We know how much Malaysians love food, regardless whether it’s local cuisine, Japanese, Korean, Indian or even Thai.
Those of you who are familiar with Thai food would know the Crying Tiger Beef (Sua Rong Hai
) dish, or popularly known as ‘daging harimau menangis
’ on our shores.
The dish consists of thinly cut slices of marinated beef grilled to perfection, served with Thai sauce and occasionally with sticky rice as well.
On Wednesday, Twitter exploded with some ‘daging harimau menangis
’ drama to the point that it was trending at #1
Apparently Neelofa’s mother, Datin Noor Kartini, who runs a food business, has filed an application to trademark the term ‘Harimau Menangis’.
What is 'daging harimau menangis'?
Before you pick up your pitchforks, it definitely doesn't mean that the meat came from a crying tiger.
The part of a cow that's named the 'daging harimau menangis
' is actually the bottom sirloin, one of the most sought-after beef parts in the market.
Located at the upper hip, the bottom sirloin is the most tender cut of the cow.
According to local myths, the bottom sirloin is called the 'daging harimau menangis
' because the cow's hip bones prevent a tiger's mouth from reaching the part, so it does not get to savour the tenderness of the part.
And because they can't eat the tender part, the tiger would be sad, hence the name 'daging harimau menangis
Netizens vs. Neelofa’s mom
So, why are netizens unhappy with Neelofa's mother?
You see, Noor Kartini has been selling her own version of the ‘harimau menangis
’ dish via her own business, Aunty Tini’s Kitchen, for a few months now, and perhaps to further strengthen her position in the market, she decided to file a patent for the name of the dish.
A screenshot of her application to the Intellectual Property Corporation of Malaysia (MyIPO) has gone viral on the internet.
The photo itself has triggered netizens, as many fear that they would not be able to sell the same dish in the future, especially with the economic situation in the country.
To further add fuel to the fire, a short clip from Noor Kartini’s Instagram stories shows her cooking the beef dish while saying, “We’ve trademarked ‘Harimau Menangis
’, Aunty Tini’s brand”, to which the person recording replied: “So now, no one can use the word ‘Harimau Menangis
Noor Kartini then continued to say that because they have 'trademarked' the terms, others should opt to use the names ‘harimau mengilai
’ or 'harimau beranak
This led to a group of netizens launching a campaign calling on Malaysians to submit their objection towards the trademark at MyIPO.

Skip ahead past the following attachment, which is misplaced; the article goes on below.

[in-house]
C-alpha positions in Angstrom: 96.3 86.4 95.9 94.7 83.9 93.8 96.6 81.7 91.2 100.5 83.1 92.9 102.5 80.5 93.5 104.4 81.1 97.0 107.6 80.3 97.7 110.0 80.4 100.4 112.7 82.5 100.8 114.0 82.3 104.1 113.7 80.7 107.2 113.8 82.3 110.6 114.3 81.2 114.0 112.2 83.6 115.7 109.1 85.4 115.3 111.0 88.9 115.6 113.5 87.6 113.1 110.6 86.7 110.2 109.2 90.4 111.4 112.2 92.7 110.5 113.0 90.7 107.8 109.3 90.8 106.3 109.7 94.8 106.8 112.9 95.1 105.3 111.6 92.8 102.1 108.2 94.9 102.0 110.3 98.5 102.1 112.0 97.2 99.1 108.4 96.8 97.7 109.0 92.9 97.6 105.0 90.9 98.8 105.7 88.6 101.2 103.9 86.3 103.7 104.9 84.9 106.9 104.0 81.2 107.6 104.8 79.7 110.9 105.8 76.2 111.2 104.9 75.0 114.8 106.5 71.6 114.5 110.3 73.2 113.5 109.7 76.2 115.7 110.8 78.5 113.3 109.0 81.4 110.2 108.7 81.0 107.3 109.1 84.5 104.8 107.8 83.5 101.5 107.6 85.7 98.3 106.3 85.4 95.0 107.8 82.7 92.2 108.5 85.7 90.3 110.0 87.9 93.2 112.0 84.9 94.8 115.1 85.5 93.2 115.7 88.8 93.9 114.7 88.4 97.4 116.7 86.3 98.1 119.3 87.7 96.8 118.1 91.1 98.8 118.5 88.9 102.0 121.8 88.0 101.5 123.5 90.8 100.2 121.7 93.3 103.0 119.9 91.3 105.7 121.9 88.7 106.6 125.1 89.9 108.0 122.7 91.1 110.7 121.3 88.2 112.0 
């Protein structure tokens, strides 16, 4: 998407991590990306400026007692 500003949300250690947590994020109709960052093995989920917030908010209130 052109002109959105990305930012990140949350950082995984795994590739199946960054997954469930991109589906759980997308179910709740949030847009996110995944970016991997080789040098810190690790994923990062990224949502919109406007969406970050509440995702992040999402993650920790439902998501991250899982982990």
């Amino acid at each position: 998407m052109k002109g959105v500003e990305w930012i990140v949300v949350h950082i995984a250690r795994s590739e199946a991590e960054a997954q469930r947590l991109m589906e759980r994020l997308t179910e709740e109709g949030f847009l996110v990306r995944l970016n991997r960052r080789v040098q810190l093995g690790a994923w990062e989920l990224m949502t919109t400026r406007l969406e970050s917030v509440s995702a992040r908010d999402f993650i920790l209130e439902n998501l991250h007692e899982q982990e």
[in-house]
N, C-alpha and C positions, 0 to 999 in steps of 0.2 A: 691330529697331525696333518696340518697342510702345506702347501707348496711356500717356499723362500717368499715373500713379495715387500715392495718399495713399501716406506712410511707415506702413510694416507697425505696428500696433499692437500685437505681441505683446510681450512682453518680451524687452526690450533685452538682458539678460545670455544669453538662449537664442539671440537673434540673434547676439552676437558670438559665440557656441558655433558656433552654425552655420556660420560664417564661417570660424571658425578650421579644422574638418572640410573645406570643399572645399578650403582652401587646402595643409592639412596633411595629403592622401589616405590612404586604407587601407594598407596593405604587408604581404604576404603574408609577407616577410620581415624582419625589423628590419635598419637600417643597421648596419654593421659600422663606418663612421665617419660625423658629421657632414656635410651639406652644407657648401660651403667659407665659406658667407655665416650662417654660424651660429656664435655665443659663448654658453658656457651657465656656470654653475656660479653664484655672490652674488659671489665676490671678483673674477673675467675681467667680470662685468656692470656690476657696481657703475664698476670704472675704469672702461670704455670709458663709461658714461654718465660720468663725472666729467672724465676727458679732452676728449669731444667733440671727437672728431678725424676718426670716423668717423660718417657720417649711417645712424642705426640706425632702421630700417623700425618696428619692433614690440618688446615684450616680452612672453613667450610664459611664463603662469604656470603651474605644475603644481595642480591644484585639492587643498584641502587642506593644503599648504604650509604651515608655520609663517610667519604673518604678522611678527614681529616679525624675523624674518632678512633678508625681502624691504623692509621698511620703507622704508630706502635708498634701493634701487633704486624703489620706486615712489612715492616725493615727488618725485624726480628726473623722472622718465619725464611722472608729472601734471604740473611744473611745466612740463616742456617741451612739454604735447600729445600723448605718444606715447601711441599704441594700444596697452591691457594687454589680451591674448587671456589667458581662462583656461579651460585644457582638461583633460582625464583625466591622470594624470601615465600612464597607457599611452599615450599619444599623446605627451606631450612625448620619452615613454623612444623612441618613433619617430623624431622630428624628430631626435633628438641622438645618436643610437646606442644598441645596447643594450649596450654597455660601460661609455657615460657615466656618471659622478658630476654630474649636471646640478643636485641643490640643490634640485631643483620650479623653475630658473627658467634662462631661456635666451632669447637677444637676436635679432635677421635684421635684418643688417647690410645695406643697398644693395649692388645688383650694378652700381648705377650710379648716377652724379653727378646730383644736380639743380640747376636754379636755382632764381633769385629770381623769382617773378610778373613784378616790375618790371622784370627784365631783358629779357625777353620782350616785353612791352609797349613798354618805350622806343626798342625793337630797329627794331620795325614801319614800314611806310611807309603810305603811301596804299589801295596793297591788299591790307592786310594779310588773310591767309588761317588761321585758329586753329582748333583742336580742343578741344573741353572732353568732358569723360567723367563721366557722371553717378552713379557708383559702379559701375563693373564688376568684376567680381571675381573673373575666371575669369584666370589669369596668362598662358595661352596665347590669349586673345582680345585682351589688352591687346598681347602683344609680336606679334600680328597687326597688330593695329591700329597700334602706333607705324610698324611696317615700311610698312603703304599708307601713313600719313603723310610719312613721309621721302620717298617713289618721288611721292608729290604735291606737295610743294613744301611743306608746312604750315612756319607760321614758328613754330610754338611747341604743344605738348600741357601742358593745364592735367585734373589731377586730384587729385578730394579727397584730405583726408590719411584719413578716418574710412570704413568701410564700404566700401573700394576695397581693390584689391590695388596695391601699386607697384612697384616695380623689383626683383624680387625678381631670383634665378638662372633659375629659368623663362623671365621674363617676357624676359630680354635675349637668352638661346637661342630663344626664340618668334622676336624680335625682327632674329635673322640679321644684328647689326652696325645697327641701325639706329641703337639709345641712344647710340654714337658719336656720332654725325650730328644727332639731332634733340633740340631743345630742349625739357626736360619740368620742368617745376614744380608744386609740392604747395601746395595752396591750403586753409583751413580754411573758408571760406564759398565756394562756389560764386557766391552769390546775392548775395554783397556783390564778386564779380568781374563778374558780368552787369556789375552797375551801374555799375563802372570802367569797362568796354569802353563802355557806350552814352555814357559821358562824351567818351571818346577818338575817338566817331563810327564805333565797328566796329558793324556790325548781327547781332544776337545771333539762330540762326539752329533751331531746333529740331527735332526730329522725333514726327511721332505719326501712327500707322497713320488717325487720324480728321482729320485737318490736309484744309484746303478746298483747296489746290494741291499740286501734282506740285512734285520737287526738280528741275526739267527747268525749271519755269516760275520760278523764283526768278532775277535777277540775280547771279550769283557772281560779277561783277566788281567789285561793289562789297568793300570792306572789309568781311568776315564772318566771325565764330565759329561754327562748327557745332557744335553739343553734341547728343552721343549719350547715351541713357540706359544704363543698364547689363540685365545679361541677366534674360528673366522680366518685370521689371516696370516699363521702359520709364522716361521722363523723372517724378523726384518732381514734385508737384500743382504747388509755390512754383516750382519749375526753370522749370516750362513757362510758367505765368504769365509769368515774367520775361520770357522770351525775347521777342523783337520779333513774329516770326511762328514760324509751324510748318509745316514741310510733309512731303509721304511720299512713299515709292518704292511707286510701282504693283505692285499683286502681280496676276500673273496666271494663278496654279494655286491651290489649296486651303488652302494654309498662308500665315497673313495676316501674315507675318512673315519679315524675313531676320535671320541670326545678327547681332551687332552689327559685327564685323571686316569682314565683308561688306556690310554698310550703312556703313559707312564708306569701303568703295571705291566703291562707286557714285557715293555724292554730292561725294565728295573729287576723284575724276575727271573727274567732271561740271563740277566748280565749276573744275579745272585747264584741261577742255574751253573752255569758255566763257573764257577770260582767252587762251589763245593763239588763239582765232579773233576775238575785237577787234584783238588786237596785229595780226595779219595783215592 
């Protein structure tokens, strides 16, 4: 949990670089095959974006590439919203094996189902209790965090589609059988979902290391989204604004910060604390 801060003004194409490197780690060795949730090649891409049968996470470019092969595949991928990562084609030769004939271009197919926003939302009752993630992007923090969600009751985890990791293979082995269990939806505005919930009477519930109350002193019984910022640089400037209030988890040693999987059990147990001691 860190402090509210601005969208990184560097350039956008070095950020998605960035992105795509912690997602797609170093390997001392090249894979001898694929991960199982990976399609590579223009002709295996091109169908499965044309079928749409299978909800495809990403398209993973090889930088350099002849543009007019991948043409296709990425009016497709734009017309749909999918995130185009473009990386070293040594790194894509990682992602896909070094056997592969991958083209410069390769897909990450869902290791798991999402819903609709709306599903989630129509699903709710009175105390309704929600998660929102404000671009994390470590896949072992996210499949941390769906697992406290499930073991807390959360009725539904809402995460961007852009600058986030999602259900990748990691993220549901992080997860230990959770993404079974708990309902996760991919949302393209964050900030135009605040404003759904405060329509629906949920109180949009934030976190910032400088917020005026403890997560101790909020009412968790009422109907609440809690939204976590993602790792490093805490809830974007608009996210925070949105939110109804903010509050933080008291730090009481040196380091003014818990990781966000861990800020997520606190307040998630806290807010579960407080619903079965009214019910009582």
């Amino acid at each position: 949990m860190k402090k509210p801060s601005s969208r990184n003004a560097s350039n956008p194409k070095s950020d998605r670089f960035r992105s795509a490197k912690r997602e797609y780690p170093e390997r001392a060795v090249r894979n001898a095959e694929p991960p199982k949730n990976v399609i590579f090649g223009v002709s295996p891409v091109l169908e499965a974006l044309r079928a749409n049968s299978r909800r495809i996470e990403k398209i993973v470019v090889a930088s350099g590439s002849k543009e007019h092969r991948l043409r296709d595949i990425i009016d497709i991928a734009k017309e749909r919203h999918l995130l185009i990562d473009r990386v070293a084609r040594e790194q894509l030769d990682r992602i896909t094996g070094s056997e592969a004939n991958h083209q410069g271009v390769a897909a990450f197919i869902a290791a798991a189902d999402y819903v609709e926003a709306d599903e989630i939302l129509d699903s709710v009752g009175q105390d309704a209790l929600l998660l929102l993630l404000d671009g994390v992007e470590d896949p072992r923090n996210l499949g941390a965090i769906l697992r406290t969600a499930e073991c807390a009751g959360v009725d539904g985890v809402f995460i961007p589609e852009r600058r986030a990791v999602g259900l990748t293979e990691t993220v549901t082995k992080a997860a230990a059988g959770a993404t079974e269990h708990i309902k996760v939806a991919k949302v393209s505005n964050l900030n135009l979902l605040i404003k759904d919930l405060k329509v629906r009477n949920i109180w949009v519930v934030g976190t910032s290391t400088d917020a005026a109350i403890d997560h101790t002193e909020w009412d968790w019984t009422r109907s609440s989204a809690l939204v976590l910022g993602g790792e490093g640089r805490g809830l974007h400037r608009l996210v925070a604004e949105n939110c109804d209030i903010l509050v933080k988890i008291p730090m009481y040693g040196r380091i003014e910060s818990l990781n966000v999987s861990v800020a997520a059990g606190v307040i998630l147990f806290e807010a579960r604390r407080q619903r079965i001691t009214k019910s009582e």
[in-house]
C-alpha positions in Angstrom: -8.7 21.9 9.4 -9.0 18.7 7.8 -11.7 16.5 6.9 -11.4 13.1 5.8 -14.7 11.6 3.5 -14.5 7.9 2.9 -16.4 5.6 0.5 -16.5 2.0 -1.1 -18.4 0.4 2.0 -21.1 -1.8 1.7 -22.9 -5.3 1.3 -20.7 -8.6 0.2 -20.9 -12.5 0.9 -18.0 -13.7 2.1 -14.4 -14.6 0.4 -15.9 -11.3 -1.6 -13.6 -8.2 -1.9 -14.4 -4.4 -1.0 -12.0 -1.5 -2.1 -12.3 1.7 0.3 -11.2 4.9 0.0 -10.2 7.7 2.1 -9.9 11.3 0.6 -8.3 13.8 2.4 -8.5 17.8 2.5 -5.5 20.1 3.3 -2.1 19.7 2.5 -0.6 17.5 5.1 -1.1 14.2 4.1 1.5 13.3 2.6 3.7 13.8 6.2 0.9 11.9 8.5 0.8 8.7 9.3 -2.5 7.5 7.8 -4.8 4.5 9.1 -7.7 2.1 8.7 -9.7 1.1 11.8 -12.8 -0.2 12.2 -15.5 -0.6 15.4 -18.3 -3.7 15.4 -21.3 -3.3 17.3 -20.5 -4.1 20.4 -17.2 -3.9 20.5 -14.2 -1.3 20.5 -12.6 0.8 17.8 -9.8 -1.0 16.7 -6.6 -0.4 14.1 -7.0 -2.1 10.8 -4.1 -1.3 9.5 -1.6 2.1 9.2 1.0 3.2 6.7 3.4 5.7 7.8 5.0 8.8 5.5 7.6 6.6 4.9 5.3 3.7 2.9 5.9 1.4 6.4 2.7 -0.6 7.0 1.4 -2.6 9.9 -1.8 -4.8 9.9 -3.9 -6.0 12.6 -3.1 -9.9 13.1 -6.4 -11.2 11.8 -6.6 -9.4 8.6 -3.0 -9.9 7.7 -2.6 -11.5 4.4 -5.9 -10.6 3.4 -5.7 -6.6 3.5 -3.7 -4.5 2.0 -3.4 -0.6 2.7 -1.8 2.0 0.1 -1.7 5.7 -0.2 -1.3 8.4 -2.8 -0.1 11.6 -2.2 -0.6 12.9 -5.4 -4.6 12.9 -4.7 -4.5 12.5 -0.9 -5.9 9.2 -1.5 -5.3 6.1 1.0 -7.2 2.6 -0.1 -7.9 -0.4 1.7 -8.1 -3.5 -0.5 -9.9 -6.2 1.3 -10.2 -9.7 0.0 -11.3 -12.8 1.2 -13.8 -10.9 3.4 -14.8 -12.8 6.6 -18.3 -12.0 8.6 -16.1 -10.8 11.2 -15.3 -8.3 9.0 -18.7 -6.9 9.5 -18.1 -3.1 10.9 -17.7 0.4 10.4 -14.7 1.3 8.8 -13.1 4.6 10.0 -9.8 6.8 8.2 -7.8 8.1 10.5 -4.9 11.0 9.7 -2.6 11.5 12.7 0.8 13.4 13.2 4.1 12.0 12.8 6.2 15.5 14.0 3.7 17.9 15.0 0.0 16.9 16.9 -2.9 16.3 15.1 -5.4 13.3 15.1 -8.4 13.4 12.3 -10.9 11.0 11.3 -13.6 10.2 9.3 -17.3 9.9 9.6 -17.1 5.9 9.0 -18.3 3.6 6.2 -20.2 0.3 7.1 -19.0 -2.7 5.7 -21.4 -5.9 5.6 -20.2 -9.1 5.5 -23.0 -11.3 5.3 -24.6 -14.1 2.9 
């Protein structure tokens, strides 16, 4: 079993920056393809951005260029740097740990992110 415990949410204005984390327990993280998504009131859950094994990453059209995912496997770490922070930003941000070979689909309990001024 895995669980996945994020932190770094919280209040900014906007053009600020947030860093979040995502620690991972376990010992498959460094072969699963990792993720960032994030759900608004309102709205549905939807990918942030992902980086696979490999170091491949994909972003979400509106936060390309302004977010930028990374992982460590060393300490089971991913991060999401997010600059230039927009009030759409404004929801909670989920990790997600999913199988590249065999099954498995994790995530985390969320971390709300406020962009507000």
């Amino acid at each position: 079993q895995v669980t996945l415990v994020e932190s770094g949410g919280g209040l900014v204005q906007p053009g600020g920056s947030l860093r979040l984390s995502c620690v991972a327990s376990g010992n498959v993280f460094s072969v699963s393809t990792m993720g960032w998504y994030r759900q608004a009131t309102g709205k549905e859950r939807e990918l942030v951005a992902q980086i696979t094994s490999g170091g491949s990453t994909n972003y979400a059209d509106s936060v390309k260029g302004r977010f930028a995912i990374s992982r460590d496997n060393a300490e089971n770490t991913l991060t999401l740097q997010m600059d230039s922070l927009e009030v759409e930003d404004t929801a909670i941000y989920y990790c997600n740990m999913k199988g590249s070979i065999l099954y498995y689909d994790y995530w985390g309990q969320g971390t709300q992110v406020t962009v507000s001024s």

Some who were oblivious to what the term ‘Harimau Menangis
’ means found humour, and said the only crying tigers they’ve heard of were probably their bank accounts (read: Maybank) or the famous beer brand.
Damage done, statements out
Since the matter has gone out of hand, both Noor Kartini and MyIPO have issued statements about the trademark kerfuffle.
According to Aunty Tini’s official Instagram page, they have filed a trademark for the stylisation, graphics, and colours for the word ‘Harimau Menangis
’ on the packaging, not the term as a whole.
She says that the reason for doing so is to avoid counterfeit products in the market, and that the brand has never stopped anyone from selling the same dish.
“We would also like to apologise for the poor choice of words used in the video that went viral on social media recently,” the statement ended.
MyIPO, on the other hand, says that Noor Kartini’s application in November is still under review and has not been approved, making it exclusive to her.
“We hope Noor Kartini would not precede our judgement or verdict to her application and claim that ‘Harimau Menangis
’ has been trademarked under her.”
However, there's been no word yet on when MyIPO will release their results on the application, so it seems like netizens would have to wait and see.
So folks, let this be a lesson to always be cautious with what you say on social media because you’ll never know when it will come back to bite you.
: Noor Kartini has decided to cancel her trademark application after the issue went viral overnight.
"I apologise and I realise the mistake I made and I hope with my latest decision will help put the matter to rest," Noor Kartini said in a video posted on her Instagram account.
She also added that the reason she filed for a trademark registration in the first place was to protect her business and agents.
Watch her statement below: